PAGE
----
Odessa Heat and Glaciers:
Dia Takacsova’s Portfolio
How to be an Odessan, how to live where the days never end, and find yourself in a changing state -- Dia Takacsova from Slovakia studies unusual places and small stories that can tell a lot.
Born in Slovakia, currently based in Calabria, Italy. Studied Mass Media Studies and Photography in Slovakia and Romania. Her works were featured at The Calvert Journal, iGNANT or Huck Magazine, she received a Slovak Press Photo 2016 award.
— Photography has been a part of my life since I was in high school but it was during my university studies when I had the opportunity to learn and it became way more important – a way of life. I like to look for unusual, isolated, or forgotten places and smaller stories that tell more about the whole picture. Some of the topics I am interested in are identity and how do we perceive it, the human condition or our relationship to nature and the environment.
I was working on a series about Odessa during my second visit to this city. My first visit was in the winter of 2013 when the Black Sea was frozen and everything was snow-covered. I returned in August 2016 and the summer face of the city was very different: vibrant, attractive, and full of tourists. To Be Odessan was my project shot during True Lies, an edition of workshops by Shift. Shape. Mobilize. I already knew about the interesting character of the city so there were things I wanted to capture such as the coexistence with the sea or the role of religion, but there were some others that just appeared. I woke up, walked the streets, met people, spoke with them — that’s it. There is a lot of material from that week which I am happy with.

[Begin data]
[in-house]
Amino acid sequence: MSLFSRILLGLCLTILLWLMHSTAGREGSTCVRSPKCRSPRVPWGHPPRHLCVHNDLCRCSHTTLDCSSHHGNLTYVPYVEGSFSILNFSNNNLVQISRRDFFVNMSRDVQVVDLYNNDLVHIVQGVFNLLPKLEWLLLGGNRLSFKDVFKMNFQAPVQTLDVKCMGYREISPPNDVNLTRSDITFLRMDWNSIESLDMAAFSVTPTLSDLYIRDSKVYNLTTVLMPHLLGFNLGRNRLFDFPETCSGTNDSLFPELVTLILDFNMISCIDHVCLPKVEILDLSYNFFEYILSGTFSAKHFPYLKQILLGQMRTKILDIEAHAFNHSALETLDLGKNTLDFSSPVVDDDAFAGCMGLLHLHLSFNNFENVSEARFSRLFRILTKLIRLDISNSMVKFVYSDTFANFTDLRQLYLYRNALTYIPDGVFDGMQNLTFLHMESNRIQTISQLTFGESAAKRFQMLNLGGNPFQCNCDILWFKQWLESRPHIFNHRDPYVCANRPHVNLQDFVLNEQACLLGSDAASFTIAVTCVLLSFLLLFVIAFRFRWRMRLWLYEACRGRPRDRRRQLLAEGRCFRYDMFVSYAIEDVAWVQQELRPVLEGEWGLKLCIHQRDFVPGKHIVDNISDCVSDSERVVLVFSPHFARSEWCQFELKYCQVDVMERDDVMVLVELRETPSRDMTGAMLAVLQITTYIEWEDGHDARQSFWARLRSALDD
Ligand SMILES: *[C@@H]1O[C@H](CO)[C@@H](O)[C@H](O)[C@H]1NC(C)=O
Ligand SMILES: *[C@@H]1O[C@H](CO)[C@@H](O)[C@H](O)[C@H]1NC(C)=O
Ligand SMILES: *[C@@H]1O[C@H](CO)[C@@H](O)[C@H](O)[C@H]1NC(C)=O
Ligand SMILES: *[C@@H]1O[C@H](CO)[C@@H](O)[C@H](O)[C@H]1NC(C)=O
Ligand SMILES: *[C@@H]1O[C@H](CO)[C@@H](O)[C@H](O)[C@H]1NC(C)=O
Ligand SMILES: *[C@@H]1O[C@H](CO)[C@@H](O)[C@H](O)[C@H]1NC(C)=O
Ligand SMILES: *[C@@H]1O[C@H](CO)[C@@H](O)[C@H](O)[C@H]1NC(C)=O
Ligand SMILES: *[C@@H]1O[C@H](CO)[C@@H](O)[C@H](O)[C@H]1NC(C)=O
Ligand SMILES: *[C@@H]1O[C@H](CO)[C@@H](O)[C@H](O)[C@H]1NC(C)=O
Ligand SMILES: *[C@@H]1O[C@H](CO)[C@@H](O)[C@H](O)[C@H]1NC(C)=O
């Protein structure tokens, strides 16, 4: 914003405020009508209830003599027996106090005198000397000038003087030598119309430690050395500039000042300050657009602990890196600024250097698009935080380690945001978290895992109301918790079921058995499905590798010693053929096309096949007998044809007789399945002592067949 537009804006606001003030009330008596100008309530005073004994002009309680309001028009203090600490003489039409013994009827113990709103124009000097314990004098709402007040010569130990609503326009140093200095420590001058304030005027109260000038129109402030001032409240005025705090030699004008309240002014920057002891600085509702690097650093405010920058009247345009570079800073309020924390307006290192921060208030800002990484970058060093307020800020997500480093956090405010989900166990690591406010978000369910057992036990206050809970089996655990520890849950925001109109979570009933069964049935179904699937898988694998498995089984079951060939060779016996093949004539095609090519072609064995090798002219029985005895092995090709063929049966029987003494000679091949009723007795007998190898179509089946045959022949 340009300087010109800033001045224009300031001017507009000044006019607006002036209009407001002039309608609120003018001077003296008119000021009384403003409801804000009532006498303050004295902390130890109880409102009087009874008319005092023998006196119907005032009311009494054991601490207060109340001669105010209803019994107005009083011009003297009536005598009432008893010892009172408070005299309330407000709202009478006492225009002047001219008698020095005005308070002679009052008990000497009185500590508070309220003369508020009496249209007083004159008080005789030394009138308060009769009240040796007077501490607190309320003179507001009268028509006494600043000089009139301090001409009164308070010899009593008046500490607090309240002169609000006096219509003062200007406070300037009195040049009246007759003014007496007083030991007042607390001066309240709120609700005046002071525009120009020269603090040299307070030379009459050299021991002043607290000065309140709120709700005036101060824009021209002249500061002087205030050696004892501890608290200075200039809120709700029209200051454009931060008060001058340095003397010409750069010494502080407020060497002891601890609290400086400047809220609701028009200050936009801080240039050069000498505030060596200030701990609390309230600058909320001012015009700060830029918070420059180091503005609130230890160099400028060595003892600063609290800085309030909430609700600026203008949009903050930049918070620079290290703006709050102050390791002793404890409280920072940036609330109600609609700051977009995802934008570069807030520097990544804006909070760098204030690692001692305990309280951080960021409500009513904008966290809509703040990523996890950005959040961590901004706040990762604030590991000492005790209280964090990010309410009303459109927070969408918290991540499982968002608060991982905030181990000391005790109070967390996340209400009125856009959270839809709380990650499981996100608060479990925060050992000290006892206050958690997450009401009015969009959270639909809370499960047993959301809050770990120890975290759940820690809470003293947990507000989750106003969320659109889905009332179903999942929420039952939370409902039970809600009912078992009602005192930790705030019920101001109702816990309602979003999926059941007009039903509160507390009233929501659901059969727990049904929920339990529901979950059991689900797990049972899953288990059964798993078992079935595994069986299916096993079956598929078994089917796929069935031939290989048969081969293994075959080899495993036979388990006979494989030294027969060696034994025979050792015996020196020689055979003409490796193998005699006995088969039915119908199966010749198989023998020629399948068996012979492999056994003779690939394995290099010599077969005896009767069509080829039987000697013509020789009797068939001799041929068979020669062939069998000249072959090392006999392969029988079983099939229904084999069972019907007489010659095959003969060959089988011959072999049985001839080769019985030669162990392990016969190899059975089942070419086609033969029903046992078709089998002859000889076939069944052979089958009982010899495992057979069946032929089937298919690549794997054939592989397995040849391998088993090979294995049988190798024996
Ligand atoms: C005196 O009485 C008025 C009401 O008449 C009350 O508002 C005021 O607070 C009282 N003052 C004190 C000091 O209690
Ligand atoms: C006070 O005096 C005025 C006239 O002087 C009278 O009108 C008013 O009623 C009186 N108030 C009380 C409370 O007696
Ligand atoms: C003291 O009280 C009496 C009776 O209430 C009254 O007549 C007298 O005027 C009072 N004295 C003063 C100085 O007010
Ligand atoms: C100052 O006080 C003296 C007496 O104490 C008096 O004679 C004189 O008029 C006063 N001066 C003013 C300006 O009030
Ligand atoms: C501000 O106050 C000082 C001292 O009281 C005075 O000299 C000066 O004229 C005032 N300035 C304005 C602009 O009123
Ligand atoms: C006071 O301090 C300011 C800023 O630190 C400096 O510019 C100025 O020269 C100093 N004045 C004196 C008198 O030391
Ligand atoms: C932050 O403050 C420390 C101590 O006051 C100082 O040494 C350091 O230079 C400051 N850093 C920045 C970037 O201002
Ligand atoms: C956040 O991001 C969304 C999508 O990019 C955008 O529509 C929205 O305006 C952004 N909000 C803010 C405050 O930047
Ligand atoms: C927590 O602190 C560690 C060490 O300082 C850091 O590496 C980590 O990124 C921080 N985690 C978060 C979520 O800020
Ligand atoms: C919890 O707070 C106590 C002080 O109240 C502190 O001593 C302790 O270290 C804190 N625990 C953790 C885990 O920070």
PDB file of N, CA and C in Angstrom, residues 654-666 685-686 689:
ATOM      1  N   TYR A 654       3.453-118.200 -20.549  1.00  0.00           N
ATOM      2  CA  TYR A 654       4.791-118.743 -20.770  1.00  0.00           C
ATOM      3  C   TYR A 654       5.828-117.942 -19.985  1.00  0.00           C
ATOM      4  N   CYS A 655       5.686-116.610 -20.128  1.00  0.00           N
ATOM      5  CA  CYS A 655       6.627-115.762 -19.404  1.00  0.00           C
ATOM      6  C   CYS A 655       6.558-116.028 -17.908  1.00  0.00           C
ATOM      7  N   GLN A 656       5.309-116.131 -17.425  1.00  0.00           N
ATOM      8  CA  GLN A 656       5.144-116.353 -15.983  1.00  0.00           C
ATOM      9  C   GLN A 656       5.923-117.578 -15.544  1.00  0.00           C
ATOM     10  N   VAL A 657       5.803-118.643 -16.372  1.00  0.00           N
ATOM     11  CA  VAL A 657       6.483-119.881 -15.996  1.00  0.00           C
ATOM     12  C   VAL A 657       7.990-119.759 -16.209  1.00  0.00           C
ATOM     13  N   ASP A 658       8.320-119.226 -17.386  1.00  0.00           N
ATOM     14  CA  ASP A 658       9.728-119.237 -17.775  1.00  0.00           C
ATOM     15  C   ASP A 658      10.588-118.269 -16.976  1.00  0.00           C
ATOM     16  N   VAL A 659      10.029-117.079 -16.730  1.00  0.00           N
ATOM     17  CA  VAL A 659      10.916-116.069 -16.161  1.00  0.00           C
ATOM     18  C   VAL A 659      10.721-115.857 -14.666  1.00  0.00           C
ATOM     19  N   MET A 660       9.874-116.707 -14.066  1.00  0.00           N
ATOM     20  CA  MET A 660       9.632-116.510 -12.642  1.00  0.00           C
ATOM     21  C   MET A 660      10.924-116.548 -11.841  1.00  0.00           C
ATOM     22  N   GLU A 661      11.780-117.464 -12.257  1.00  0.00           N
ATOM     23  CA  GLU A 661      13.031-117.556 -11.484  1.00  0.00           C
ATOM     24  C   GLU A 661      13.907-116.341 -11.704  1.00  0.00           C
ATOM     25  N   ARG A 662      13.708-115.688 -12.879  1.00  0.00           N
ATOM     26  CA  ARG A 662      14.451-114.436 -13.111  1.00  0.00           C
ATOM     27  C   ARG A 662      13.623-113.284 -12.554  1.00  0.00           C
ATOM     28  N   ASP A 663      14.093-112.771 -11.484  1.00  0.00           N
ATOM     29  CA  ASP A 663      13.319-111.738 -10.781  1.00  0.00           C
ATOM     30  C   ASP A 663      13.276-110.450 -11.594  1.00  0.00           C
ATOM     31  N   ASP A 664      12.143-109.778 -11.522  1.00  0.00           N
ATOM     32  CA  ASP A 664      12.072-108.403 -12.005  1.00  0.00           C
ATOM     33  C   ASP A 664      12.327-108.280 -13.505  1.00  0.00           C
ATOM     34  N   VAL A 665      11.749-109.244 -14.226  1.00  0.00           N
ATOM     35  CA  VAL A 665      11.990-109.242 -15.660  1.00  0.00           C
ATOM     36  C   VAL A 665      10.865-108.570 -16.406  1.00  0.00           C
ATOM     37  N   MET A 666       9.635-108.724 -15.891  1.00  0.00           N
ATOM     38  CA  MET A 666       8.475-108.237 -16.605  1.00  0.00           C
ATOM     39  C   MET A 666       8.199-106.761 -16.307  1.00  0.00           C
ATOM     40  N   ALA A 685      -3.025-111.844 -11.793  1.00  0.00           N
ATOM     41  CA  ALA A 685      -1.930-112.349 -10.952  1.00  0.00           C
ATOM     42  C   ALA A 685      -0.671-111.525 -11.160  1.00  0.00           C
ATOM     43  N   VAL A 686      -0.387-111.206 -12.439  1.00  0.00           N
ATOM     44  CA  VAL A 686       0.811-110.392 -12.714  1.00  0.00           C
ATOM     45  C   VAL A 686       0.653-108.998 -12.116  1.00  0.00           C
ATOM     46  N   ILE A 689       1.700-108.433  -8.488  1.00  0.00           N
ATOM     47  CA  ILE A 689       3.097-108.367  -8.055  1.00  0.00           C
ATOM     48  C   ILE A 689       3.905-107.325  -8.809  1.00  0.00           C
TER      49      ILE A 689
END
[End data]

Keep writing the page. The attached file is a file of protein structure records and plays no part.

Land: Unknown is my ongoing exploration based on my personal roots, questions of identity and my curiosity about the human impact on a piece of land as well as nature’s impact on humans. I was born and raised in Slovakia, so the East wasn’t something unknown or exotic for me. However, as the country is transforming nowadays and moving towards Europe, my travels often lead me further east where I always try to more intently observe, leaving out the direct messages of ‘where’ and ‘what’.
The Longest Day is capturing a very special place, an Arctic archipelago with a small community where the sun doesn’t set for months and where humans are the only visitors — equal to everything living there. When I visited Svalbard I was fascinated by the harsh conditions, the repeating patterns, and by the fact that one can feel very small there, surrounded with bare mountains, glaciers, and canyons. Svalbard has special rules for everything and living here is only temporary as one cannot be born or die there.